by Brian Rinaldi

Tech is, by nature, fast paced. Competition is fierce and there is a great sense that, in order to win, you not only must move first but move fastest. Thus, tech is often a place where overwork is considered a virtue. Obviously, this is a recipe for burnout.

I’ve been in the technology industry in various capacities since around 1997. I began my tech career as a developer at a small startup in Miami during the dotcom boom. Since then I’ve worked for companies big and small, from Hasbro to Adobe to Progress Software. It is tough for me to say whether I’ve faced burnout professionally because it was not even a term that I understood until more recently. Thinking back, there were a couple times where I probably did but didn’t recognize it as such at the time.

The good news is first that burnout has become a widely discussed issue in tech and specifically among the developer community. It is a common topic on developer community sites like [DEV](https://dev.to/, for instance. Unlike younger me, people facing the symptoms of burnout today should be better equipped to recognize them based on the shared experiences of others. The second good news is that I have not faced any serious professional burnout since I’ve become aware of it in recent years.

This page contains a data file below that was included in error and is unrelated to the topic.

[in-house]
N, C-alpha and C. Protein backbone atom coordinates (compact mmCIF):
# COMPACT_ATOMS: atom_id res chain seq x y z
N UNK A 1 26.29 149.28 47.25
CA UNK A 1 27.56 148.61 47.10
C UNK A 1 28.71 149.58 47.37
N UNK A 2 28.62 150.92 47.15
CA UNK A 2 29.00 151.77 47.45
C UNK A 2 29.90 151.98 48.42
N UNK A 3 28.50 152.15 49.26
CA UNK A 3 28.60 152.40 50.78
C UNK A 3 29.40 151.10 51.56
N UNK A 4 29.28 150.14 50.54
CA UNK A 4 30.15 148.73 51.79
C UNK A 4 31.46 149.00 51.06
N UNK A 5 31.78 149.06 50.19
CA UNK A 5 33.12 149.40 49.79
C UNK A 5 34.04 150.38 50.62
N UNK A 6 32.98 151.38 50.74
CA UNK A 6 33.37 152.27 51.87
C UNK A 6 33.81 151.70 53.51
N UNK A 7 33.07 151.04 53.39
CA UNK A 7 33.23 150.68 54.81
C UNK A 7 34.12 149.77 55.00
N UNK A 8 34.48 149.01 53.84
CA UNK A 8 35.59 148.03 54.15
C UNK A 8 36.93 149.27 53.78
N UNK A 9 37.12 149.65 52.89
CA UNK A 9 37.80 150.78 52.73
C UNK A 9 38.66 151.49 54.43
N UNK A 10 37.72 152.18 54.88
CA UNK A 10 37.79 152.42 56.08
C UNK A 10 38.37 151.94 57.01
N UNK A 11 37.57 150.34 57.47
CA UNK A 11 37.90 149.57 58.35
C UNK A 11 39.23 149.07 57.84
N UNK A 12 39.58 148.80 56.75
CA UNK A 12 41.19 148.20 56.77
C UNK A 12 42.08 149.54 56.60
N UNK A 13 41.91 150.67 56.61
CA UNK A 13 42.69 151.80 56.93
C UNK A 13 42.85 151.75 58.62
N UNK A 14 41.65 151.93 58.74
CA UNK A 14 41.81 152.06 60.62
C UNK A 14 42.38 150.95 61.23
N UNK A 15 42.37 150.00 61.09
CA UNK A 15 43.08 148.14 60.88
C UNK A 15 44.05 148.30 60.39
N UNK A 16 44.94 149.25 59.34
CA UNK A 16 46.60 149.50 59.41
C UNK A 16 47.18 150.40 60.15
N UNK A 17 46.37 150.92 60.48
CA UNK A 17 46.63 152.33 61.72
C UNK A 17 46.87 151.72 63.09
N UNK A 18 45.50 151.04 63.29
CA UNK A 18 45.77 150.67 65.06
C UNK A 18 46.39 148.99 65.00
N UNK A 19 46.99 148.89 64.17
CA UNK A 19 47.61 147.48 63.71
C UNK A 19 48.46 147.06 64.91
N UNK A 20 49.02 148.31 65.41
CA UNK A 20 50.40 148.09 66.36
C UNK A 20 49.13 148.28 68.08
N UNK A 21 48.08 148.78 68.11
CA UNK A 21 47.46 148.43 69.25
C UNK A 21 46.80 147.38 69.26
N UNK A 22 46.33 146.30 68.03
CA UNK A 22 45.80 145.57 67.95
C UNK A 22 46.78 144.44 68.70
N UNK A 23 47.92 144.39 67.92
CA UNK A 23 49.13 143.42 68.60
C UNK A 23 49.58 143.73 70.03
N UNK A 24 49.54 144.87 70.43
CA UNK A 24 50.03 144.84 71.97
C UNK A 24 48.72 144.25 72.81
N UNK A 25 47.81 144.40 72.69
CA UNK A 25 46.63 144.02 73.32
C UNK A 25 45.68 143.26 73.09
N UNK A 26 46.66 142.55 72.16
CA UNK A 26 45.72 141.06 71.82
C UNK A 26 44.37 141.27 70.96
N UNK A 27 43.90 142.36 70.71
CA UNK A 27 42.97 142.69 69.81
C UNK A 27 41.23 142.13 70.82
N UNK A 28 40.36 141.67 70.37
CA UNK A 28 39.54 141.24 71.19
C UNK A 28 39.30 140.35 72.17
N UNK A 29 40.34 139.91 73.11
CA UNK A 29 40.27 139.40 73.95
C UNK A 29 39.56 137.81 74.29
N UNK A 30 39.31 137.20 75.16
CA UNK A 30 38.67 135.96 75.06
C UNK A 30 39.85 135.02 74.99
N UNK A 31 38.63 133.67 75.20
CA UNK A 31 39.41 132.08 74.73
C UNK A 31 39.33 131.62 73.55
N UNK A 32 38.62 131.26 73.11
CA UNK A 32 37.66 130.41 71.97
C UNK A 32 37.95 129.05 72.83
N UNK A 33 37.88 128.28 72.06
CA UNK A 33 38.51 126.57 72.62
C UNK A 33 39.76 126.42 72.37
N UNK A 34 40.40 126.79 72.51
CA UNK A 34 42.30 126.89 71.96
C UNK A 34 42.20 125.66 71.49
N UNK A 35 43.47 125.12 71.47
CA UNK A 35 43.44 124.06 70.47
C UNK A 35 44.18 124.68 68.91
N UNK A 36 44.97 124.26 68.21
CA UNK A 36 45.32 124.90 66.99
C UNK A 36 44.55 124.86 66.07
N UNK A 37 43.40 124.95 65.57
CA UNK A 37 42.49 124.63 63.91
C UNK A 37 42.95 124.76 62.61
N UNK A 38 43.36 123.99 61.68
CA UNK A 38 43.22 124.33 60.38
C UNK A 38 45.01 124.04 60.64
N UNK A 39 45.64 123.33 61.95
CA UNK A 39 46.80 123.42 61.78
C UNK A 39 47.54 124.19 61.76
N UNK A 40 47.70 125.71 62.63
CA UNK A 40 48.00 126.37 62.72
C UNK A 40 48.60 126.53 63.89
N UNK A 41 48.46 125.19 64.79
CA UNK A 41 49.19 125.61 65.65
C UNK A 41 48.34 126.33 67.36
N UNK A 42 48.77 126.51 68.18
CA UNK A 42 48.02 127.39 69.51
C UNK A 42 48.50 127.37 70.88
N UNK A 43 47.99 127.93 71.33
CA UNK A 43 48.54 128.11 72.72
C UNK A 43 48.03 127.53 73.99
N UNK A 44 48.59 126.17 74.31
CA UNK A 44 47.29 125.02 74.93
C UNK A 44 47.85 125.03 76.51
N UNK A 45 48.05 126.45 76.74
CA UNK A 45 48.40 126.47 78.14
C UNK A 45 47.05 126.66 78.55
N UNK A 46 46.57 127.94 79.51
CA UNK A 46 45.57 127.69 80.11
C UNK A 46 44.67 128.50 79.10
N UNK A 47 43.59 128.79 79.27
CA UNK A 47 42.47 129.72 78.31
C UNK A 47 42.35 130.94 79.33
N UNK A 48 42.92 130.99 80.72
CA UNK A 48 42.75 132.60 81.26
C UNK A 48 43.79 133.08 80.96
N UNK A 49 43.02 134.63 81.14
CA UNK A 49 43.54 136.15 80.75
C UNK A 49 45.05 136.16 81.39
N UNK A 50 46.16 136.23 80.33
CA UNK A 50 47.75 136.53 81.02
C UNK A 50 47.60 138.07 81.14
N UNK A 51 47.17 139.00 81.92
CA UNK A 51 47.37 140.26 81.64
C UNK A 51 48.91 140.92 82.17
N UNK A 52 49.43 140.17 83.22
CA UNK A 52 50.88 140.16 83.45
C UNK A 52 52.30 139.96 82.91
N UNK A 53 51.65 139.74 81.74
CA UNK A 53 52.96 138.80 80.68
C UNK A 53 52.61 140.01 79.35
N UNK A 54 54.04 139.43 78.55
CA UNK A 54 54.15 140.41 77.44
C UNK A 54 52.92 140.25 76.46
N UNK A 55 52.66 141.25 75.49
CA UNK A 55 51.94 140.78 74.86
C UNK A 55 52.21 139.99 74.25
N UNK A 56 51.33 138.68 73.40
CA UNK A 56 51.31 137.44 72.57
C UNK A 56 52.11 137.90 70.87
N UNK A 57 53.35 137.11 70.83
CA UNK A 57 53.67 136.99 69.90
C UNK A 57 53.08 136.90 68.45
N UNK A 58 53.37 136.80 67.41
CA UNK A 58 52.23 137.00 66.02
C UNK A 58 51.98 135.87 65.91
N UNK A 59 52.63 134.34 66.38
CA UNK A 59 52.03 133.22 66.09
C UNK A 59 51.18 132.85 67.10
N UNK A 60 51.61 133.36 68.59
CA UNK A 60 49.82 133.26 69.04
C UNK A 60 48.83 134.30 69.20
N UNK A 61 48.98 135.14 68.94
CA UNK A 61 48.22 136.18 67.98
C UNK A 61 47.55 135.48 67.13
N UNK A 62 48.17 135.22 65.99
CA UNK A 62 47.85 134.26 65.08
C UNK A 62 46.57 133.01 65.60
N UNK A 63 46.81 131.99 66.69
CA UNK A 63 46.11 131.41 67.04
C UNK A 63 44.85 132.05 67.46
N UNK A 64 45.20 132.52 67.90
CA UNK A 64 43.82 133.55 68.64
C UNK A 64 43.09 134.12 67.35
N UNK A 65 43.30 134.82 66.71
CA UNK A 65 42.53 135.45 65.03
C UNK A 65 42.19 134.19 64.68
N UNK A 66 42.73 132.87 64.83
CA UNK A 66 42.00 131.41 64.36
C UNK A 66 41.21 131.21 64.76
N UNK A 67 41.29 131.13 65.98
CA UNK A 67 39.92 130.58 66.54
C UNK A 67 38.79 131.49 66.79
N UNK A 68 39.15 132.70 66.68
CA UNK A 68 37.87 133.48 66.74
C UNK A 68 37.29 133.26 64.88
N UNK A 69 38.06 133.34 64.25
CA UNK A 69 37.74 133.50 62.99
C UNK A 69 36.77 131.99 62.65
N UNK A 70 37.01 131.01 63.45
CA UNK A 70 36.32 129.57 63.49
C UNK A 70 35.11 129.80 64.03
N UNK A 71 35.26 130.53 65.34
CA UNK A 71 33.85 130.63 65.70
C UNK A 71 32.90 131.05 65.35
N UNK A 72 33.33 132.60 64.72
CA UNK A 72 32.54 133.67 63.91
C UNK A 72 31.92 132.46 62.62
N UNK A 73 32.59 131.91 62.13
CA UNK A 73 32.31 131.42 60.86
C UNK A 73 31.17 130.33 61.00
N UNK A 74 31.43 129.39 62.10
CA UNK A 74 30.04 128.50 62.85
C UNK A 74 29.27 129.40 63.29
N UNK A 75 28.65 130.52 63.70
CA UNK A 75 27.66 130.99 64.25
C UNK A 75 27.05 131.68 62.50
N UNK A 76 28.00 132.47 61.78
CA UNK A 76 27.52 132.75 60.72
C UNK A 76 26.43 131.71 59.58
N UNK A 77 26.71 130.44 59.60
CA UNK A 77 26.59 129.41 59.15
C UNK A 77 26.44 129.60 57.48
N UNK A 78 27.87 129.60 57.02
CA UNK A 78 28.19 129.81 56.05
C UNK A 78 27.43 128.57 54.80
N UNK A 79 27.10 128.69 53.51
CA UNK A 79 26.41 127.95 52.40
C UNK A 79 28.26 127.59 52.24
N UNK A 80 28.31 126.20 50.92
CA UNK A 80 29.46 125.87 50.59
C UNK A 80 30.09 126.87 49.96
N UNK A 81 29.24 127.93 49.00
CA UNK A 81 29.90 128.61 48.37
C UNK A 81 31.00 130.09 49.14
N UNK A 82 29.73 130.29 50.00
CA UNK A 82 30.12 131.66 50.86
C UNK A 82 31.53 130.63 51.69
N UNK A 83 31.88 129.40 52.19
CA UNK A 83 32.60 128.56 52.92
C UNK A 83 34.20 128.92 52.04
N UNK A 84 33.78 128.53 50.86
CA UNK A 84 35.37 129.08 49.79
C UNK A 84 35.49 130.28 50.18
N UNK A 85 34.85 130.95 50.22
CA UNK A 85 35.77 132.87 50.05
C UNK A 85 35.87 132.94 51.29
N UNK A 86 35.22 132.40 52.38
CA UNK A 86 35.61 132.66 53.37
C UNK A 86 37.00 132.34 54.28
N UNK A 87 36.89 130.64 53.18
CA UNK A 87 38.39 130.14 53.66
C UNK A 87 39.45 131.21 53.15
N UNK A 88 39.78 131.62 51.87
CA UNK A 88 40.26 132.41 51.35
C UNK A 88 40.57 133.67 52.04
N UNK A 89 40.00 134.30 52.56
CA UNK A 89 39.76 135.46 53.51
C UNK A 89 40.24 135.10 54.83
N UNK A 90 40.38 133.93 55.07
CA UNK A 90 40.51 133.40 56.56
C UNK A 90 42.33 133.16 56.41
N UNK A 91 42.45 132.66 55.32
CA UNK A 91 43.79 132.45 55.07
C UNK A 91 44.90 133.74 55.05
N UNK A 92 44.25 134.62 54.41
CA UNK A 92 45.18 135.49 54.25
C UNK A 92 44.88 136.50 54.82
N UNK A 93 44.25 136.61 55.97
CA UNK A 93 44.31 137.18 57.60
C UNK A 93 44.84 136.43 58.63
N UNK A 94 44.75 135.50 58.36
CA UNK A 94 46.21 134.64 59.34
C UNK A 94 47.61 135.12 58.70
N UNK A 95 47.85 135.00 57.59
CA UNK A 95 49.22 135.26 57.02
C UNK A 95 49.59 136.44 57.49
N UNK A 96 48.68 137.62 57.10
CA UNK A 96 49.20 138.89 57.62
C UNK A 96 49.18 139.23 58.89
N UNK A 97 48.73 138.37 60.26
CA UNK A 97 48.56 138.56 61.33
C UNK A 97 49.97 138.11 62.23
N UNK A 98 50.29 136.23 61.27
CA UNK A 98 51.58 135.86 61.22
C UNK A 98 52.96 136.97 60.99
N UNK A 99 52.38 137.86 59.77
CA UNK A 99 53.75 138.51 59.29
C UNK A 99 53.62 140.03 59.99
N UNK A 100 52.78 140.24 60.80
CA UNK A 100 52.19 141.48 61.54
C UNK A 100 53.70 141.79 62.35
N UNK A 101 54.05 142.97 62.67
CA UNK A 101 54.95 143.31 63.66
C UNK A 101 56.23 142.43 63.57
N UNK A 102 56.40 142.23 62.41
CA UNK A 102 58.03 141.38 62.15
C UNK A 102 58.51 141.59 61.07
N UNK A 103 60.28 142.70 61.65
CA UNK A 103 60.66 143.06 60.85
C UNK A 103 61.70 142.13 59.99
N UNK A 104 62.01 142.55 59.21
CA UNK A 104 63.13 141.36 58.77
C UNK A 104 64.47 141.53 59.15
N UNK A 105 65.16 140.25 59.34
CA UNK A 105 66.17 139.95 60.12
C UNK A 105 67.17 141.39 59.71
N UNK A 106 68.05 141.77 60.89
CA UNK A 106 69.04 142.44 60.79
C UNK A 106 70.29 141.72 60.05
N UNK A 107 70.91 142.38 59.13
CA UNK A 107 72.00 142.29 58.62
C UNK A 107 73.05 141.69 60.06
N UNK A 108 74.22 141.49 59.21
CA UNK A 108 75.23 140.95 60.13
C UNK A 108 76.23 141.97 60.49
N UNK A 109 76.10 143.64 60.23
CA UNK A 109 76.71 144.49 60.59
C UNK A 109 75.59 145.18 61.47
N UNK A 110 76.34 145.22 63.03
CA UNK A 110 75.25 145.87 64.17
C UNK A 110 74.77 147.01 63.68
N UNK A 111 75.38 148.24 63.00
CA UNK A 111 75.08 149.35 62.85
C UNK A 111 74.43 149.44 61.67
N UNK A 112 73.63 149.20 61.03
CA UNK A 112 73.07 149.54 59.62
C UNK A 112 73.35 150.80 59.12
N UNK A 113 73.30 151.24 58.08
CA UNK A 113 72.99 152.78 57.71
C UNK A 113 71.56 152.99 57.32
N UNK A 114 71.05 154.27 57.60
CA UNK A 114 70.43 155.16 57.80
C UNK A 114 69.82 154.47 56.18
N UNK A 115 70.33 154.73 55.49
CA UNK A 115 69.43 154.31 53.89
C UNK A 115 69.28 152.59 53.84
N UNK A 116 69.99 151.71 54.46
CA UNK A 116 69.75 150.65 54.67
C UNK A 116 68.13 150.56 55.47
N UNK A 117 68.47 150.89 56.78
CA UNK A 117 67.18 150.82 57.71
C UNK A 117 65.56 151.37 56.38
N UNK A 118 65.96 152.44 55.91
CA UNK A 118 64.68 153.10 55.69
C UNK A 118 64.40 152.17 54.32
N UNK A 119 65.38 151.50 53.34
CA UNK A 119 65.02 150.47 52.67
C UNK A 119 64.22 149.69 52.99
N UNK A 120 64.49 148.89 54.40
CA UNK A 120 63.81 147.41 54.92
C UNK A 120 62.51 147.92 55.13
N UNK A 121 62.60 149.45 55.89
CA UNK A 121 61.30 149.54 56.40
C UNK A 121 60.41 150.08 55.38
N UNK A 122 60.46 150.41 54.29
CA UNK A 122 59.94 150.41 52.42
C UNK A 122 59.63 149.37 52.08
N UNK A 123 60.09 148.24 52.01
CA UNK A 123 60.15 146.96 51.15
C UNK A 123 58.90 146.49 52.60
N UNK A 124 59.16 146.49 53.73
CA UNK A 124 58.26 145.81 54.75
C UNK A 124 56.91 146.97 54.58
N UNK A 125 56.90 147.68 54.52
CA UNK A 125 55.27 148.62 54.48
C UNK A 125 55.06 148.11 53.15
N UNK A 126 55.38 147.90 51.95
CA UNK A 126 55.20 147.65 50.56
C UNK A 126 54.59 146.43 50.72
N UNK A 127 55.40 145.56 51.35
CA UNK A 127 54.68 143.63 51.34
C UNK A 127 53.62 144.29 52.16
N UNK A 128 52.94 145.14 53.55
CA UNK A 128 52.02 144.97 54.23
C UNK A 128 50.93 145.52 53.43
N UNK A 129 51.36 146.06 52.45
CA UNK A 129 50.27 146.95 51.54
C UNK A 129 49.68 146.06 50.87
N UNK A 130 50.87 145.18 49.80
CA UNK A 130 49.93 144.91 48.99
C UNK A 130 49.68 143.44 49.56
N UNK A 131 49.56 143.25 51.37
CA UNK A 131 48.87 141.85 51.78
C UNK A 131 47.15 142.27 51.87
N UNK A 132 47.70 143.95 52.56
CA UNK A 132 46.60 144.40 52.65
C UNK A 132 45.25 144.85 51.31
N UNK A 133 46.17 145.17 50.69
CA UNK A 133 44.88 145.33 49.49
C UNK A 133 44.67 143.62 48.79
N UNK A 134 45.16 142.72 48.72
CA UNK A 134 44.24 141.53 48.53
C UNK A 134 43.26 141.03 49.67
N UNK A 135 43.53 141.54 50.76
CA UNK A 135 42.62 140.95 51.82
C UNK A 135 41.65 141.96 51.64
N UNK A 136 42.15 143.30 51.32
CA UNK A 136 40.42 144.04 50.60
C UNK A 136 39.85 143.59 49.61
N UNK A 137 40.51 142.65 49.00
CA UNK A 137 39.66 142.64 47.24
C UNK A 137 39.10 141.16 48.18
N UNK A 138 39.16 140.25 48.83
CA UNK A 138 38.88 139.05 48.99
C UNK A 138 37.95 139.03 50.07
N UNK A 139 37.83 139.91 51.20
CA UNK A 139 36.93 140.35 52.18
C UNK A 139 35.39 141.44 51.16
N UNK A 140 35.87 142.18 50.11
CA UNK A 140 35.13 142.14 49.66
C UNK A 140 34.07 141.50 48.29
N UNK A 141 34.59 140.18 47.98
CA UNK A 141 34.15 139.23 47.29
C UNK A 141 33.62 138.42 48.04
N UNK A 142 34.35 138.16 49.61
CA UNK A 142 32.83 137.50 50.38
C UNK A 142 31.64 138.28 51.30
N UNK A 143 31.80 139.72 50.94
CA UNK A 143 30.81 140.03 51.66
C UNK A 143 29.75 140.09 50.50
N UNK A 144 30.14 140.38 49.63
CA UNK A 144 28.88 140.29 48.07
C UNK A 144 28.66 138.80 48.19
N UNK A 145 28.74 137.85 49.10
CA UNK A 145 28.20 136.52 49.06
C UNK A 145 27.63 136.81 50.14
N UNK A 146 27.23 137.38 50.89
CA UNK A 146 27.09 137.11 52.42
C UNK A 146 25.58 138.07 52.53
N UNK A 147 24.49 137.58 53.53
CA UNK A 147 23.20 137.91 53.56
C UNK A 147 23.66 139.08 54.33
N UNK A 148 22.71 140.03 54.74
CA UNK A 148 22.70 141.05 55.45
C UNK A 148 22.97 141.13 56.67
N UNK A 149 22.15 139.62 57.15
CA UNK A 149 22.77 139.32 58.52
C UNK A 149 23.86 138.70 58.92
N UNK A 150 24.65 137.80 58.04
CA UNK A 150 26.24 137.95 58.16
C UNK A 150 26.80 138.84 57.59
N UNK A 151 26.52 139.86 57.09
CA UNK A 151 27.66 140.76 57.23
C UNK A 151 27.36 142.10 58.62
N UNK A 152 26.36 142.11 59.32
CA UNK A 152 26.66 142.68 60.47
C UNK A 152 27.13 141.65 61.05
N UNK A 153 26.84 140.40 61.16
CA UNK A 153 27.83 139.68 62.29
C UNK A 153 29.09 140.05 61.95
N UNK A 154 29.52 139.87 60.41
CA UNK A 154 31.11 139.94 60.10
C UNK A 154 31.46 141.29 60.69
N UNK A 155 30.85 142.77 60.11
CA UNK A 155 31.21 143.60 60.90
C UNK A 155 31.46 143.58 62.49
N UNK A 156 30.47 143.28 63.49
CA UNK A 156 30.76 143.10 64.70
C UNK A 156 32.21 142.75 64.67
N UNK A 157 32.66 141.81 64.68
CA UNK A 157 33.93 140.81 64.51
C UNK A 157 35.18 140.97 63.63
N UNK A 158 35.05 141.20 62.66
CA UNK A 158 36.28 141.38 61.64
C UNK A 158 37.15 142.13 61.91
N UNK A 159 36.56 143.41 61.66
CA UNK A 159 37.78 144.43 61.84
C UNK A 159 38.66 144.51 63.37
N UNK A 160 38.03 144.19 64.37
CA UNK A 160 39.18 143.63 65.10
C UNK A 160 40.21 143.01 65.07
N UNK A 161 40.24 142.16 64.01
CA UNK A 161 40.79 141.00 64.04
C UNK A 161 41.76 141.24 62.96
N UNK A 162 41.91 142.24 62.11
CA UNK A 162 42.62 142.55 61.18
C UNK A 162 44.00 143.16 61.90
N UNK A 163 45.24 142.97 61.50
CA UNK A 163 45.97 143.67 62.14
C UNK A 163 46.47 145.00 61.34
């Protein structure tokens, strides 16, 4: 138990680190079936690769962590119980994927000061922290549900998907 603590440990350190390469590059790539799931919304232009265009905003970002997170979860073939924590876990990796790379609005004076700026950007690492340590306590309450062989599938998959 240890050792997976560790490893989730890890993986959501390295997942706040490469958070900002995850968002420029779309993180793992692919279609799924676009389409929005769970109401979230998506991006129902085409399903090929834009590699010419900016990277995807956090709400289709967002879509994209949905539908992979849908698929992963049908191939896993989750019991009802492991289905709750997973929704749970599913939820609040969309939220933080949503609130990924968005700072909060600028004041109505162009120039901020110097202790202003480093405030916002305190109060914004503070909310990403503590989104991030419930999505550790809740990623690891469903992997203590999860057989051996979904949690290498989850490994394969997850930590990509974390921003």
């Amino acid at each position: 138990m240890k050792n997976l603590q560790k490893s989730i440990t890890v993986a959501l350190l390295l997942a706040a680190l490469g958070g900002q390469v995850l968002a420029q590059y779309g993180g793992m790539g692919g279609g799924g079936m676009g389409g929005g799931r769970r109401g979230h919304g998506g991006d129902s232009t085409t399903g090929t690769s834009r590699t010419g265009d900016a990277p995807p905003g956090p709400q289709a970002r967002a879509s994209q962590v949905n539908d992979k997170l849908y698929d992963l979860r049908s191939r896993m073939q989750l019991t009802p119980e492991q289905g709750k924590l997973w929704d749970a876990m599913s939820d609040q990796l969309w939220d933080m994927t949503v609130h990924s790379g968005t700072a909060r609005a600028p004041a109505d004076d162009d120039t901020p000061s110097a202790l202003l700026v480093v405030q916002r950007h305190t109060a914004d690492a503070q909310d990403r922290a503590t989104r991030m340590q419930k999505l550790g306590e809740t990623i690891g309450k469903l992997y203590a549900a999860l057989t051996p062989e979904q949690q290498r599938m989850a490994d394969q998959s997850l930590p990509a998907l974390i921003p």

But, I am someone who is active in the community - both in terms of the developer community and active politically. While burnout is largely recognized as purely job-related, I’ve experienced many of the symptoms of burnout in my non-job-related duties. At these times, I’ve stopped participating in things I care about and retreated from a number of activities, only slowly finding my way back through a concerted effort to “recover”.

While not seeming to fit the widely accepted definition of burnout, these experiences are what inspired this site. There seemed to be so many resources available related to burnout but they were dispersed and often difficult to find as it seems to have become a very “clickbaity” term - so searches turn up a lot of unhelpful results. My hope is that this site, with the help of the community at-large, will become a good resource and be there for people facing burnout in the future.

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